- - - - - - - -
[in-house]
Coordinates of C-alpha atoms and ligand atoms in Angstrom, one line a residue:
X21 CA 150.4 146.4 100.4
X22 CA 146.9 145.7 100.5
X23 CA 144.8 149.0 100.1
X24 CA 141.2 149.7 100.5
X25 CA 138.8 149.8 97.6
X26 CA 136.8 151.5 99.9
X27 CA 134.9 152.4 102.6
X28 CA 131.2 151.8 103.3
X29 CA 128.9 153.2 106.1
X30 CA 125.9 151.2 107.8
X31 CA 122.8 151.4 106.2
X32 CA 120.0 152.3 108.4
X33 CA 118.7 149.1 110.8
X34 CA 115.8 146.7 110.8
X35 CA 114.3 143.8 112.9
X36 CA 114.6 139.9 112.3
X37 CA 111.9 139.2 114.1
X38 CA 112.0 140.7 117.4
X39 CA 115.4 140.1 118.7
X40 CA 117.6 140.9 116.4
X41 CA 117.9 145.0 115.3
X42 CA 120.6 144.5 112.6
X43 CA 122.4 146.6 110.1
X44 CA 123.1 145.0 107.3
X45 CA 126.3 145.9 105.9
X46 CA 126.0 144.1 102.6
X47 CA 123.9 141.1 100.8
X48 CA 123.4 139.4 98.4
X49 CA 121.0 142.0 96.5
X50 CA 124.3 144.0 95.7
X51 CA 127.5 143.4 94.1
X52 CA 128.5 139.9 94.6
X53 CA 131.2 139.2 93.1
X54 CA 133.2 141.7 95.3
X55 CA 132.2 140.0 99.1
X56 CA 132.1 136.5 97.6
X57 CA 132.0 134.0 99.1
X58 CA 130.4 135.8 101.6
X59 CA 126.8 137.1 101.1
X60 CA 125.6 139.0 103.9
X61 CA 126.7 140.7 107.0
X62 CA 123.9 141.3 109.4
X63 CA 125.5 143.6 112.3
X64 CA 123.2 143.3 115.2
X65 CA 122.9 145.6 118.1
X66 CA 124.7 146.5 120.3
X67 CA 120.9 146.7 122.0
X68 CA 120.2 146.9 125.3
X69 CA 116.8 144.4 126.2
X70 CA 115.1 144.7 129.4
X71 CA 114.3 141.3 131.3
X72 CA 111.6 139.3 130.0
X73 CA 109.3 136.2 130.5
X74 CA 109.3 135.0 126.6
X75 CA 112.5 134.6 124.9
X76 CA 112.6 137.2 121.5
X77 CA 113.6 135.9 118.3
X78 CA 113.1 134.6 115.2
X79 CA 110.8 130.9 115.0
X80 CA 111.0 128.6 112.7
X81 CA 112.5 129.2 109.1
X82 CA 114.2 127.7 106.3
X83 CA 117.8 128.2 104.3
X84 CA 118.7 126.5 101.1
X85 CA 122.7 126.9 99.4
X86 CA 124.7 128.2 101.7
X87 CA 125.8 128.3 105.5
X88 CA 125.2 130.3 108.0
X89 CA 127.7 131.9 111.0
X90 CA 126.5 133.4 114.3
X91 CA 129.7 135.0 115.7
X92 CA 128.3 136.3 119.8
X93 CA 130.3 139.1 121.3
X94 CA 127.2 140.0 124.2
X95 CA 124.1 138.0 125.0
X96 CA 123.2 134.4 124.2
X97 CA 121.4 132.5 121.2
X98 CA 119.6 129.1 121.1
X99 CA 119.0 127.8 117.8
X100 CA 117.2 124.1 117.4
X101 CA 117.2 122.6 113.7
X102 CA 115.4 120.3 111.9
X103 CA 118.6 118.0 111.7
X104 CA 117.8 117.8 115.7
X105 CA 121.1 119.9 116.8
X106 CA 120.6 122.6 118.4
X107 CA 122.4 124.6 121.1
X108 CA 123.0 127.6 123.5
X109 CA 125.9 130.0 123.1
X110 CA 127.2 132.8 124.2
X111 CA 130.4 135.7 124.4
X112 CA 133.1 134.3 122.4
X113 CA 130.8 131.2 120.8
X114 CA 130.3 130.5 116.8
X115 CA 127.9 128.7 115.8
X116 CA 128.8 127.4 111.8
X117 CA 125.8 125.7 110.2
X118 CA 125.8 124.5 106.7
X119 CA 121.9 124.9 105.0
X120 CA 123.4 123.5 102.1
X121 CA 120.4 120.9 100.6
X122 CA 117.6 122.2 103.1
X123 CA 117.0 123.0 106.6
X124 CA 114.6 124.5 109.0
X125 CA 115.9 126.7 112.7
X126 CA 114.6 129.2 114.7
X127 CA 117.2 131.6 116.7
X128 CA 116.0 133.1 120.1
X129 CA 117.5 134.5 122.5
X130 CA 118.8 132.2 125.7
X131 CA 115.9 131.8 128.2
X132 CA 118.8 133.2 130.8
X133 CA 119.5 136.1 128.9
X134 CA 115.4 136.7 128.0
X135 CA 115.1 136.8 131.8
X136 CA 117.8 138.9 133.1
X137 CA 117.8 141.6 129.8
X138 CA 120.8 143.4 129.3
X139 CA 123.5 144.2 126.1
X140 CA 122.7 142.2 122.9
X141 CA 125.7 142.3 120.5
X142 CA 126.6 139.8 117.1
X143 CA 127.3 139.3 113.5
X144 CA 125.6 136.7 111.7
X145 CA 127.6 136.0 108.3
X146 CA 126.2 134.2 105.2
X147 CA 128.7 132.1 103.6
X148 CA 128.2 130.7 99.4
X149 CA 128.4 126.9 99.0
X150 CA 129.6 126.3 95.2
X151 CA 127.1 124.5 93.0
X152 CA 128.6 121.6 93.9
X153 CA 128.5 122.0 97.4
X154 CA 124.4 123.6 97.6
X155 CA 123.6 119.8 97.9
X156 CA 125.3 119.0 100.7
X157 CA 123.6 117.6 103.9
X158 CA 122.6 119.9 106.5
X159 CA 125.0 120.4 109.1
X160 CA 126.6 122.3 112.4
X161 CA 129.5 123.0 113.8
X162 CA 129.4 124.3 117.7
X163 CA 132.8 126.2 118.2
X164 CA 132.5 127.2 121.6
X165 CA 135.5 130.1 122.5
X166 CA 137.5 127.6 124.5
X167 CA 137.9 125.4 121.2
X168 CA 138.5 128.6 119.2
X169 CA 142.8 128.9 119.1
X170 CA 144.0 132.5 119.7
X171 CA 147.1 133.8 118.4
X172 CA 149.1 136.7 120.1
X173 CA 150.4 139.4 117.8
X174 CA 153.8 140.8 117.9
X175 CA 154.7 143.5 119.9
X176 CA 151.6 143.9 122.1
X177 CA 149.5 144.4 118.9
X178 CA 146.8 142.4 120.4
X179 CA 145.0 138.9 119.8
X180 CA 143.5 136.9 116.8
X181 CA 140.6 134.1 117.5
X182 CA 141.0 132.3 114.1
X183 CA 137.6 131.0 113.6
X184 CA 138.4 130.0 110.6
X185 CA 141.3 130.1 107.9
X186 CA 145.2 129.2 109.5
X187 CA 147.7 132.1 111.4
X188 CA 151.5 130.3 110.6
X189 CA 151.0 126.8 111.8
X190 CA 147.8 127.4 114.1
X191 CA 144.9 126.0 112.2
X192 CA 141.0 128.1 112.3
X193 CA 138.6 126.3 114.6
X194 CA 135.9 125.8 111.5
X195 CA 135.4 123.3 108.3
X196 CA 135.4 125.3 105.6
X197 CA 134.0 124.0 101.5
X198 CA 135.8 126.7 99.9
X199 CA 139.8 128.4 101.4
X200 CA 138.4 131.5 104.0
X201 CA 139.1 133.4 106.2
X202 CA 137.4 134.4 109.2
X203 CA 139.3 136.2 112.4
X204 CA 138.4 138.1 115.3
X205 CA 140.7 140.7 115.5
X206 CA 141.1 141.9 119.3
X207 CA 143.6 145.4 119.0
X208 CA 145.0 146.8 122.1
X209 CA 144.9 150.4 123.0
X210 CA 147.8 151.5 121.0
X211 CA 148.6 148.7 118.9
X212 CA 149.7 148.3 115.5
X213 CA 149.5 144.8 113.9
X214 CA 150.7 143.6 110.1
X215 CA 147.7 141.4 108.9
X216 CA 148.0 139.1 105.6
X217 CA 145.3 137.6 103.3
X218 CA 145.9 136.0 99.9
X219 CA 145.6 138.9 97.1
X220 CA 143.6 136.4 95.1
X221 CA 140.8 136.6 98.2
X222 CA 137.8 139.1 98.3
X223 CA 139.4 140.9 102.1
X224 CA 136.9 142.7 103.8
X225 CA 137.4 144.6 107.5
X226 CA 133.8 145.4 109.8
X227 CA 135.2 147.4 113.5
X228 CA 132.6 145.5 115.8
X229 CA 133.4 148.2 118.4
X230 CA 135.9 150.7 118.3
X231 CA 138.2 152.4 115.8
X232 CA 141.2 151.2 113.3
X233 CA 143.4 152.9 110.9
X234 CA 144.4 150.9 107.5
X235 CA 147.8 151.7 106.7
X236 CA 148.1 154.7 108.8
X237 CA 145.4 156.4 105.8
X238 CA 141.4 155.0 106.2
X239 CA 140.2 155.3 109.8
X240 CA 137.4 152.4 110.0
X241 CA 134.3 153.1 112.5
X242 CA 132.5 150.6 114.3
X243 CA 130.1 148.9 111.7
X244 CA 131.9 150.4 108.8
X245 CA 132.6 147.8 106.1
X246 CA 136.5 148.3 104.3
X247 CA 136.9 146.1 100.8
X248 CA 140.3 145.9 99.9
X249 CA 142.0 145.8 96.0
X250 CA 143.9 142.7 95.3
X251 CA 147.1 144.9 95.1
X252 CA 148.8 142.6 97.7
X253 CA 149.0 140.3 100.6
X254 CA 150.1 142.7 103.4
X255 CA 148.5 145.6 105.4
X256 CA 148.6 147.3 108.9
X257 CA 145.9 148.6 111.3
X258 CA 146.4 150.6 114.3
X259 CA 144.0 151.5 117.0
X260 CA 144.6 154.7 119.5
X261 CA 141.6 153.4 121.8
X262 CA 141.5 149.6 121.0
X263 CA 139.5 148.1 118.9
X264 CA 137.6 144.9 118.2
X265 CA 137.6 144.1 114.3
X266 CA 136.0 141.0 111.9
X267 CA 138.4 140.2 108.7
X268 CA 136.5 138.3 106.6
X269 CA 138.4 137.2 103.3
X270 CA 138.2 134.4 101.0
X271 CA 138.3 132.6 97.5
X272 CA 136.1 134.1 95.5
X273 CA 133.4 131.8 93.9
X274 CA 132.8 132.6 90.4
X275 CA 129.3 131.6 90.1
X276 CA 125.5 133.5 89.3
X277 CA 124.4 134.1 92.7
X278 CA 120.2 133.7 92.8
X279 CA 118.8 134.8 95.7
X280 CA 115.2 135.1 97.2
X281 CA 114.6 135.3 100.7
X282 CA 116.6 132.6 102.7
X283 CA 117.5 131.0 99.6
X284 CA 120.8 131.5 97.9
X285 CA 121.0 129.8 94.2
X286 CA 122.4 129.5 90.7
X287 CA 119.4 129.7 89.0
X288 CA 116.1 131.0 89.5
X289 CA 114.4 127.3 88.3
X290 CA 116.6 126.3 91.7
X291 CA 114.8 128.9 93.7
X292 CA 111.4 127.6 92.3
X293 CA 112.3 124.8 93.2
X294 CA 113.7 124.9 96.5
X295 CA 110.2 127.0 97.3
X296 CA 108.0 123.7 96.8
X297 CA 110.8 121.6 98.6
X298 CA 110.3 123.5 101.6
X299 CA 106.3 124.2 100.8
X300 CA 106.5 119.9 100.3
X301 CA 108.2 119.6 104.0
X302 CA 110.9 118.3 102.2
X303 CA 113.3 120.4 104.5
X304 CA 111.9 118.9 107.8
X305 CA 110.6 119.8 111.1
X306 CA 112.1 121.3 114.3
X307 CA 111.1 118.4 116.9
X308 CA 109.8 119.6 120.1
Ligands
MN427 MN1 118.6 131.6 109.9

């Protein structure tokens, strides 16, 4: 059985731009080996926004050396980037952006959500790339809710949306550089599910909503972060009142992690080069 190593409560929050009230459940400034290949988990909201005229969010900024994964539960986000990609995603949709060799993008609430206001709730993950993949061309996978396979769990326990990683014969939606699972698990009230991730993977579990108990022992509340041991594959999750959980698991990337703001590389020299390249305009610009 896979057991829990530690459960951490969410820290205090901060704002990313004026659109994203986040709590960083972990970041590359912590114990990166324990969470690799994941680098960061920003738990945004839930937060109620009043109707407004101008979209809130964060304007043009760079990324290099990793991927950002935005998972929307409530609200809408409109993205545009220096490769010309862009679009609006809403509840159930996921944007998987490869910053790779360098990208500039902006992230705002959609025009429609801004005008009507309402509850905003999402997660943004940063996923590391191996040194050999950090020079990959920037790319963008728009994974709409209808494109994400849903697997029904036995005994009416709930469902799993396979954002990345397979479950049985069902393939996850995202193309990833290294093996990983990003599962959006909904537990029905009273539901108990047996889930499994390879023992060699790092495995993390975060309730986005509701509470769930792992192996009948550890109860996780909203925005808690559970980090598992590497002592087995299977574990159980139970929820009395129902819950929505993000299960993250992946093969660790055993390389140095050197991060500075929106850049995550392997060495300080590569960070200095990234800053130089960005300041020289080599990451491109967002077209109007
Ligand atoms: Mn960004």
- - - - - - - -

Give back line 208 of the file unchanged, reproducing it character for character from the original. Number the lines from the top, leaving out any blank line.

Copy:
X226 CA 133.8 145.4 109.8